By allowing ads to appear on this site, you support the local businesses who, in turn, support great journalism.
White powder sent to Capitol
Substance reportedly non-toxic
Placeholder Image
ATLANTA (AP) - Suspicious white powder found Thursday at Georgia's Capitol does not appear to be toxic, authorities said.

An envelope containing the powder arrived at a state Capitol office that processes mail from constituents to state officials. It was not immediately clear Thursday to whom the envelope was addressed.

"We tested the substance and did not find anything to indicate it was toxic," Atlanta fire Capt. Bill May said.

Eighteen state workers who were in and around the room when the powder was found were being evaluated but showed no immediate health effects, May said.

Georgia is the latest in a string of states that have received powder-laced packages in the mail. Envelopes containing suspicious powder have been received this week by governor's offices in Alabama, Alaska, Hawaii, Maine, Michigan, Minnesota, Mississippi, Missouri, Montana, Oklahoma, Rhode Island, South Carolina and Texas.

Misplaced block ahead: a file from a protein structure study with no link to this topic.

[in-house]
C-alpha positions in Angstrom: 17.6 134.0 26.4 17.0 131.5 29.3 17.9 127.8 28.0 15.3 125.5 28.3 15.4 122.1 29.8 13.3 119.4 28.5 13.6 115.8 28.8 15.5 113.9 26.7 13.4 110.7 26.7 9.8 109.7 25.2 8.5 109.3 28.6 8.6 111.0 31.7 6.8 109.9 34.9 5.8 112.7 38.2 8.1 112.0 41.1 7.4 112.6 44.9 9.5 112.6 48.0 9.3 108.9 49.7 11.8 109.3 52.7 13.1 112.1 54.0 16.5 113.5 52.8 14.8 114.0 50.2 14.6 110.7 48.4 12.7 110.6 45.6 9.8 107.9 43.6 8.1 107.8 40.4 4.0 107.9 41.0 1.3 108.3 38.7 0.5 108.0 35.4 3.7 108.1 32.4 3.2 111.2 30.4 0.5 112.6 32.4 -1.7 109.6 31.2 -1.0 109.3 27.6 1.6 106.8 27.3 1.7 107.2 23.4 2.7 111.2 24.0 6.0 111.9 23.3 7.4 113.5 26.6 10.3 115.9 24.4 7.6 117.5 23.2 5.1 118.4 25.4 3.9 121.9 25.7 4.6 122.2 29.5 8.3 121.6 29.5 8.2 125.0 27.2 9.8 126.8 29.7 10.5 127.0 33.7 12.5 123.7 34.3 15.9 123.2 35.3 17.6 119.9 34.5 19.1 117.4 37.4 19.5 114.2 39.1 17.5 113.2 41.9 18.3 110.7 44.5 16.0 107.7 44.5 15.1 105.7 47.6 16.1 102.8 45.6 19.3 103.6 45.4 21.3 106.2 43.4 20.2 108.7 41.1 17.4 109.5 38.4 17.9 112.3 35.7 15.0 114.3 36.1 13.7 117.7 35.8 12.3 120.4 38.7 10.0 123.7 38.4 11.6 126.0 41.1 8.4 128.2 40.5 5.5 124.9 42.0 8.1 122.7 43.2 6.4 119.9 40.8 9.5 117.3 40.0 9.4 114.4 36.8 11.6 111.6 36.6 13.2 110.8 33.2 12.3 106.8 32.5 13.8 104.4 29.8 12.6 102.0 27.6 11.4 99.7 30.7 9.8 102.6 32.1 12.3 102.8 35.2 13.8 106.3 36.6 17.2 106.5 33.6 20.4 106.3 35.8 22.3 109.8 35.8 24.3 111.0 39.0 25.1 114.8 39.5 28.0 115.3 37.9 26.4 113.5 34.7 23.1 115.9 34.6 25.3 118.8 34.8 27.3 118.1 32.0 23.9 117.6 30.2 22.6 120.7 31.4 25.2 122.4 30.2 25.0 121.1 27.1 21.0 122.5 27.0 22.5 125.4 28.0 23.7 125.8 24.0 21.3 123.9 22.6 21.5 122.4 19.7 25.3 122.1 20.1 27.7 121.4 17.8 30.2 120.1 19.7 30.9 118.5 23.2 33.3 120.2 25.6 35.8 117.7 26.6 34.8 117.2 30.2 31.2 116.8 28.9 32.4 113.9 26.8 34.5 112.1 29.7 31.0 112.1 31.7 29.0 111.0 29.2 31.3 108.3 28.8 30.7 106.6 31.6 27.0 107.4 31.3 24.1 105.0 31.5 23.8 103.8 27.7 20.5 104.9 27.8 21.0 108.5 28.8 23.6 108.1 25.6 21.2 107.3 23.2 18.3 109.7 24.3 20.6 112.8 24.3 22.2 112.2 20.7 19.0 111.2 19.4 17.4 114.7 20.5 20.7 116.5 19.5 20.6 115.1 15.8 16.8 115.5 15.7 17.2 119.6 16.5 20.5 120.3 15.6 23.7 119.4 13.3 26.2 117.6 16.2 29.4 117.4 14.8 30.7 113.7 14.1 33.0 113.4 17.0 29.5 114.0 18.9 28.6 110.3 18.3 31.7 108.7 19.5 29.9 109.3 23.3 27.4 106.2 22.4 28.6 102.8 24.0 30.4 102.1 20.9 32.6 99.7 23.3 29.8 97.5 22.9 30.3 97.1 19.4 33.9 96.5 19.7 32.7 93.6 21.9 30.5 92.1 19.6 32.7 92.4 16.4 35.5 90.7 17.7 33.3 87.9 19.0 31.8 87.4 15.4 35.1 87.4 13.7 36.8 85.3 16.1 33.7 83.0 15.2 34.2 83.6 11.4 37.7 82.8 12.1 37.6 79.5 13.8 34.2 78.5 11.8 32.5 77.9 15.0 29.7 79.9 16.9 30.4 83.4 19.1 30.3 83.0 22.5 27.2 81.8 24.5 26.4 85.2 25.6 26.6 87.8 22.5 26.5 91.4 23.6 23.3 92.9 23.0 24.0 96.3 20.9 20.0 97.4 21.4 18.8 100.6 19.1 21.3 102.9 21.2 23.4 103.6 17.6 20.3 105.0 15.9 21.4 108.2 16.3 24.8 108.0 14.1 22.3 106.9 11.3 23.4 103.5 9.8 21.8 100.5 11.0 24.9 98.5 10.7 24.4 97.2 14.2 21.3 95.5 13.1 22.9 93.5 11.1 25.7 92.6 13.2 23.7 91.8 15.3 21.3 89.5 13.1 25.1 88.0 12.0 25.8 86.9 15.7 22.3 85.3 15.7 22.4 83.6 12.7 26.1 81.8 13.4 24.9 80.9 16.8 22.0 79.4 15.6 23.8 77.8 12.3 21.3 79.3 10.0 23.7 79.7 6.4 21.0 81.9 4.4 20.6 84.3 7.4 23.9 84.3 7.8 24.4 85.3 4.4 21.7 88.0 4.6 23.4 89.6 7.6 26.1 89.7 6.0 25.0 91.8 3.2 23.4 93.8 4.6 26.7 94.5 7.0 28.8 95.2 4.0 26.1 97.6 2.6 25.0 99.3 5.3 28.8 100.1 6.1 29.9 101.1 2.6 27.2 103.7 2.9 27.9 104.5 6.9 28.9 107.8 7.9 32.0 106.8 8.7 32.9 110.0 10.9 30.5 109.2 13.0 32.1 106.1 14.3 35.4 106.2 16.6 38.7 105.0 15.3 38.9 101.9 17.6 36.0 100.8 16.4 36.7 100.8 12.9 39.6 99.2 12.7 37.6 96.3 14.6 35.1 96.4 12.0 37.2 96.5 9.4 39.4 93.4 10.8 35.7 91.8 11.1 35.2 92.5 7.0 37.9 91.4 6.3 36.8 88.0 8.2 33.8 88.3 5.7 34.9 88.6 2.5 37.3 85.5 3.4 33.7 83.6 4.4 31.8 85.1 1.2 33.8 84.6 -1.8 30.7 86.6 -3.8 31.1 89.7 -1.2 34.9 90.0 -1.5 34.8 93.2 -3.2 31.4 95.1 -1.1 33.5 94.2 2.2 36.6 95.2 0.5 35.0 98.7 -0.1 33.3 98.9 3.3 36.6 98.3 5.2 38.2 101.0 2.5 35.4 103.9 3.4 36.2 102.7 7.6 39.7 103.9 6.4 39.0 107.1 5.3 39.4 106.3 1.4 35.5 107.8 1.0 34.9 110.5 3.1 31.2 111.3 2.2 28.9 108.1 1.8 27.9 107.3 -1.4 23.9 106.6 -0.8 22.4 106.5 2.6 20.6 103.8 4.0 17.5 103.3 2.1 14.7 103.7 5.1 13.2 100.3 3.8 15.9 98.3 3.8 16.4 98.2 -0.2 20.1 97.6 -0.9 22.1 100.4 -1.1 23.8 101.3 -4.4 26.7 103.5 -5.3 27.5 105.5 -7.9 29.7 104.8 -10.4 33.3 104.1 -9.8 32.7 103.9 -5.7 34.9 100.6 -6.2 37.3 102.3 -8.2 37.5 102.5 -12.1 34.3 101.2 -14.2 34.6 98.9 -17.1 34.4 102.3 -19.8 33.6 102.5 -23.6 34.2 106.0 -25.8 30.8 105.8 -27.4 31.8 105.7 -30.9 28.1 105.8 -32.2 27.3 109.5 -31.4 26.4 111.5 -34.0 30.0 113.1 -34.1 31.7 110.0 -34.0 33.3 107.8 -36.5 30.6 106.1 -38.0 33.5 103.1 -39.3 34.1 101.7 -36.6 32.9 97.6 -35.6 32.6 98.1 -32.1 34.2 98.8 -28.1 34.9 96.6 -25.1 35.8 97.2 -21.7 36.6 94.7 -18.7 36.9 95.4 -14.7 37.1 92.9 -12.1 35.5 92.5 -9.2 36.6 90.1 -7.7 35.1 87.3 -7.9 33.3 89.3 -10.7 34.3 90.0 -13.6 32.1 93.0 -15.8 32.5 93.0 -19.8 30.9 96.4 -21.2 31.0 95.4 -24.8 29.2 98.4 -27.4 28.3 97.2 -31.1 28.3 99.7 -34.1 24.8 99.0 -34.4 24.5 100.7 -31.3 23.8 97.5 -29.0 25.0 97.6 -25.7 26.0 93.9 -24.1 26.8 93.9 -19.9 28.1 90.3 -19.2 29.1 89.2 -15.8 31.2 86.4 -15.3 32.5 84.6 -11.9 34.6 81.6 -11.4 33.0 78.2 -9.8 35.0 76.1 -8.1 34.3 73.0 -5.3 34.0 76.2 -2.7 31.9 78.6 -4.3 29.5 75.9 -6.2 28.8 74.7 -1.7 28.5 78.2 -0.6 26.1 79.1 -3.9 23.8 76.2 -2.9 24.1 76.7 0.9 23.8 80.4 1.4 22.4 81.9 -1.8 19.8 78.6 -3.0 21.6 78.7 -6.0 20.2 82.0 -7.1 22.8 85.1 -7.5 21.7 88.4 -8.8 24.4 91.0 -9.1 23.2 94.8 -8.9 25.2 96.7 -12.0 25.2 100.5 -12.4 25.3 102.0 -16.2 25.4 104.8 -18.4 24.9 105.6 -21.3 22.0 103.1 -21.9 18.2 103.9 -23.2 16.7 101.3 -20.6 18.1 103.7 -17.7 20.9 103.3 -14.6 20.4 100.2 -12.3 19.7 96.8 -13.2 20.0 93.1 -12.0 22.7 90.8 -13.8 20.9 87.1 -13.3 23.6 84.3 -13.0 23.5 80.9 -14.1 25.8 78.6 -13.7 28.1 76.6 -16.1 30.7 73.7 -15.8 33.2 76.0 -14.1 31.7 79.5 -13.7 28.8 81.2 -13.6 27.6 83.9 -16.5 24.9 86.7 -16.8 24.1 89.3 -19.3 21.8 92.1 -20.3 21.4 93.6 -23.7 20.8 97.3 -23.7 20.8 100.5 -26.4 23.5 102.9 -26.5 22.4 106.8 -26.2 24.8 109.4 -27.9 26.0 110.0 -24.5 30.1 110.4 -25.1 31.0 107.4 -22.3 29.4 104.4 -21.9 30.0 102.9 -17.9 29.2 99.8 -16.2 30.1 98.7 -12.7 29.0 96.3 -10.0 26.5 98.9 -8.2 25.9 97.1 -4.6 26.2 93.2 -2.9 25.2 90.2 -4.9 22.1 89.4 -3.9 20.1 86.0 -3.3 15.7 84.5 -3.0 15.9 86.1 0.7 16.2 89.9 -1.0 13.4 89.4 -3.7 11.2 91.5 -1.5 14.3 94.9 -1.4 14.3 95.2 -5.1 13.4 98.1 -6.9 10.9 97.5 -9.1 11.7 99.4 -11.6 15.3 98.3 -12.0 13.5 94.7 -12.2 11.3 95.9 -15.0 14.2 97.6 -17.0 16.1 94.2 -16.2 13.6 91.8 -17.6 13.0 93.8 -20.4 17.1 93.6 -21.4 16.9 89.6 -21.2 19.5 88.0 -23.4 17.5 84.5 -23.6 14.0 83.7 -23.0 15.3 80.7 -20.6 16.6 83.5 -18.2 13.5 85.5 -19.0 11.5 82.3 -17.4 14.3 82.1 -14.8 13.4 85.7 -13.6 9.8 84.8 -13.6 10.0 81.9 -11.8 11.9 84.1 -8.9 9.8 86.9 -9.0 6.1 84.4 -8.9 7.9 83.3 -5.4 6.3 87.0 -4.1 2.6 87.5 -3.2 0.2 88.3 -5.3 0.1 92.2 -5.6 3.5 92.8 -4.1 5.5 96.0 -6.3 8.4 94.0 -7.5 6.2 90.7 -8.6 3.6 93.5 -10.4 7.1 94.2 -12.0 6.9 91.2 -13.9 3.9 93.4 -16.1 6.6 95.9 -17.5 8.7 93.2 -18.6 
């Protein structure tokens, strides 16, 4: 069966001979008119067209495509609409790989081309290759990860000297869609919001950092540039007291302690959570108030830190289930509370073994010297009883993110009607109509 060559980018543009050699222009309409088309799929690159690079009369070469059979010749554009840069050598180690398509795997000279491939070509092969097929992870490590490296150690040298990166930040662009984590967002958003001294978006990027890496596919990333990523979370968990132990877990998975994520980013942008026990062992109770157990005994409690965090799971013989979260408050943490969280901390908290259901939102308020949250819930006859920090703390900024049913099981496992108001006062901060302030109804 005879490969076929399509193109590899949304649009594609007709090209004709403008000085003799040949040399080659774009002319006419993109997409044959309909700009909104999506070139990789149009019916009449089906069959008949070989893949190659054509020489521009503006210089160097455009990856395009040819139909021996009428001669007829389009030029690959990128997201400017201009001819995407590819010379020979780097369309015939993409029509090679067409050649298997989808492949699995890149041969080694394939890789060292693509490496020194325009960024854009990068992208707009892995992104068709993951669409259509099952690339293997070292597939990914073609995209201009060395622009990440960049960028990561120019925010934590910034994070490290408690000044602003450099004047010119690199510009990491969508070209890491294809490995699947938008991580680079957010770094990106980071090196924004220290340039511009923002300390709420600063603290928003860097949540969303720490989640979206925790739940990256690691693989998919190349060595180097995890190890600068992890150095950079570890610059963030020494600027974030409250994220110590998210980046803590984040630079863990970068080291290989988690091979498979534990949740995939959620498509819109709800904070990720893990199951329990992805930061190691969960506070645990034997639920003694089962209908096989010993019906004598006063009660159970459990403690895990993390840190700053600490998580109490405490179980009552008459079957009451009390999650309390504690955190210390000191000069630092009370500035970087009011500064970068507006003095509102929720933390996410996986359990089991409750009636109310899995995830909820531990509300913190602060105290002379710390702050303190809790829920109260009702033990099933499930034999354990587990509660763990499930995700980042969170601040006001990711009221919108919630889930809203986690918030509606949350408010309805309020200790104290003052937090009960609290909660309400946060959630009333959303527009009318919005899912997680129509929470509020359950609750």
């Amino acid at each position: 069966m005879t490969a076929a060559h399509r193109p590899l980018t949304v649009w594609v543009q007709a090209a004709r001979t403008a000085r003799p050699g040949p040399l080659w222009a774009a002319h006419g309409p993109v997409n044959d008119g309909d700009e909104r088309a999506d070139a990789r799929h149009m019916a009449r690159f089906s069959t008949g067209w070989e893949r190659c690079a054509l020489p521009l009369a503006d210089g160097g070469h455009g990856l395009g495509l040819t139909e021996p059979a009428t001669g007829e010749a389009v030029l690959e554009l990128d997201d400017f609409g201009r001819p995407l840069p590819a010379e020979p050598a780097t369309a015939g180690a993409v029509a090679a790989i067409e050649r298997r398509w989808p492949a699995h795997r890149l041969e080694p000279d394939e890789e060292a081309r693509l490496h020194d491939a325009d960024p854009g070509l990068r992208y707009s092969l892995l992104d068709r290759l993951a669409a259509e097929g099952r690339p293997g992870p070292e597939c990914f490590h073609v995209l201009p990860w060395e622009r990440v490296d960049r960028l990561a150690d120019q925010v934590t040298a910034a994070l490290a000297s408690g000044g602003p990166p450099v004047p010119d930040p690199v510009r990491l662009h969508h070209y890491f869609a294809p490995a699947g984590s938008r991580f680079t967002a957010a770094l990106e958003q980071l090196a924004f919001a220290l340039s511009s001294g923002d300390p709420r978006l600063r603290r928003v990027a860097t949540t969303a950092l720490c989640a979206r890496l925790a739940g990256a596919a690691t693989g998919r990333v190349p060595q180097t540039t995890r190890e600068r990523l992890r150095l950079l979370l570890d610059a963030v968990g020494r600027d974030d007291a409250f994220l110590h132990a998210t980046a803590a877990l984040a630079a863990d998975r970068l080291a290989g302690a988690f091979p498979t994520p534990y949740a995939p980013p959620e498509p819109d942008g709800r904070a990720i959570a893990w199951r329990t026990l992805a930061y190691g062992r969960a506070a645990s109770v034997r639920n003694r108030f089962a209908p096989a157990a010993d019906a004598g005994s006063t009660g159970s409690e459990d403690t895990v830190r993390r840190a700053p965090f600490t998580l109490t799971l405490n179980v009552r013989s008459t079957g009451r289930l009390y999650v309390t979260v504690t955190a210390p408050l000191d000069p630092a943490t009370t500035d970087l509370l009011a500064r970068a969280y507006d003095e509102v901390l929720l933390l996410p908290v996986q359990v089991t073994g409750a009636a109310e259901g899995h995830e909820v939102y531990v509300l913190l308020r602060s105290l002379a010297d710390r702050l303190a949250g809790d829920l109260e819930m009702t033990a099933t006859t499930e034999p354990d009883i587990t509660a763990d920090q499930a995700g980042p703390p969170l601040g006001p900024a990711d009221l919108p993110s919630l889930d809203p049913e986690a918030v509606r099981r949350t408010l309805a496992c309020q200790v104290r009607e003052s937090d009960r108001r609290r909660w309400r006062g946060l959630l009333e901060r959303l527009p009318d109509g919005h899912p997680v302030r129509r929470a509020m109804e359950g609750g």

In Georgia, fire trucks and emergency workers in biohazard suits swarmed a street outside the state Capitol soon after the powder was detected at 12:11 p.m. The first floor office where the substance was found was sealed off but the building was never evacuated.

Georgia Gov. Sonny Perdue was in the Capitol at the time and did not leave, his spokesman Bert Brantley said,

"What we know right now is that it has all the same characteristics of the other ones that we've seen, which have all been false alarms," Brantley said.

Officials said the FBI's Dallas field office would head the investigation.

Sign up for our e-newsletters